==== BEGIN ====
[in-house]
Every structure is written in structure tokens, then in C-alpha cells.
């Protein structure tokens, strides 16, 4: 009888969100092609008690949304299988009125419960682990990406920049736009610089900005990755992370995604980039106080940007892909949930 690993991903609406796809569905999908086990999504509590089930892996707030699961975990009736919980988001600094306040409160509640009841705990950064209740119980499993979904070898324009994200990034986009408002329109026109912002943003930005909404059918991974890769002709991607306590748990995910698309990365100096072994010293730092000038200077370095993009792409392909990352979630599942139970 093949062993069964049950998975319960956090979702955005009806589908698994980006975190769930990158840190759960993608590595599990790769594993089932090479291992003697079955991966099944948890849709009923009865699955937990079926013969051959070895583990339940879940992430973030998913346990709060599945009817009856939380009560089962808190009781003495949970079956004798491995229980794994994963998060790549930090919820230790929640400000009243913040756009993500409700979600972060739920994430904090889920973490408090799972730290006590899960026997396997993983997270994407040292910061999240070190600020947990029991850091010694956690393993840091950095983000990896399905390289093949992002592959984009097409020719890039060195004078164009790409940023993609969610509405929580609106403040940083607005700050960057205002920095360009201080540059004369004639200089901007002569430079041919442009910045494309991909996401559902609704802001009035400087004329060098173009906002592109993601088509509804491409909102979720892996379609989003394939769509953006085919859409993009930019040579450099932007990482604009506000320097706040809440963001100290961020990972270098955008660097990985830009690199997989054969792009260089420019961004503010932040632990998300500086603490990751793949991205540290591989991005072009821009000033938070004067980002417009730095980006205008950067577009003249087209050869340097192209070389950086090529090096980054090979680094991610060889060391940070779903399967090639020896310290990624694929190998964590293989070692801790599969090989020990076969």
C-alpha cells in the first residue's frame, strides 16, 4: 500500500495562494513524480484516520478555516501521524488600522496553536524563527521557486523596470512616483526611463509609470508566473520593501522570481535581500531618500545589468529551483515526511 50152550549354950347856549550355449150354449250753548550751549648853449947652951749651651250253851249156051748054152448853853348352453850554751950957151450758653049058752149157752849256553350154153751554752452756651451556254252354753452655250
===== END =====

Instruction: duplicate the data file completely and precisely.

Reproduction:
[in-house]
Every structure is written in structure tokens, then in C-alpha cells.
């Protein structure tokens, strides 16, 4: 009888969100092609008690949304299988009125419960682990990406920049736009610089900005990755992370995604980039106080940007892909949930 690993991903609406796809569905999908086990999504509590089930892996707030699961975990009736919980988001600094306040409160509640009841705990950064209740119980499993979904070898324009994200990034986009408002329109026109912002943003930005909404059918991974890769002709991607306590748990995910698309990365100096072994010293730092000038200077370095993009792409392909990352979630599942139970 093949062993069964049950998975319960956090979702955005009806589908698994980006975190769930990158840190759960993608590595599990790769594993089932090479291992003697079955991966099944948890849709009923009865699955937990079926013969051959070895583990339940879940992430973030998913346990709060599945009817009856939380009560089962808190009781003495949970079956004798491995229980794994994963998060790549930090919820230790929640400000009243913040756009993500409700979600972060739920994430904090889920973490408090799972730290006590899960026997396997993983997270994407040292910061999240070190600020947990029991850091010694956690393993840091950095983000990896399905390289093949992002592959984009097409020719890039060195004078164009790409940023993609969610509405929580609106403040940083607005700050960057205002920095360009201080540059004369004639200089901007002569430079041919442009910045494309991909996401559902609704802001009035400087004329060098173009906002592109993601088509509804491409909102979720892996379609989003394939769509953006085919859409993009930019040579450099932007990482604009506000320097706040809440963001100290961020990972270098955008660097990985830009690199997989054969792009260089420019961004503010932040632990998300500086603490990751793949991205540290591989991005072009821009000033938070004067980002417009730095980006205008950067577009003249087209050869340097192209070389950086090529090096980054090979680094991610060889060391940070779903399967090639020896310290990624694929190998964590293989070692801790599969090989020990076969």
C-alpha cells in the first residue's frame, strides 16, 4: 500500500495562494513524480484516520478555516501521524488600522496553536524563527521557486523596470512616483526611463509609470508566473520593501522570481535581500531618500545589468529551483515526511 50152550549354950347856549550355449150354449250753548550751549648853449947652951749651651250253851249156051748054152448853853348352453850554751950957151450758653049058752149157752849256553350154153751554752452756651451556254252354753452655250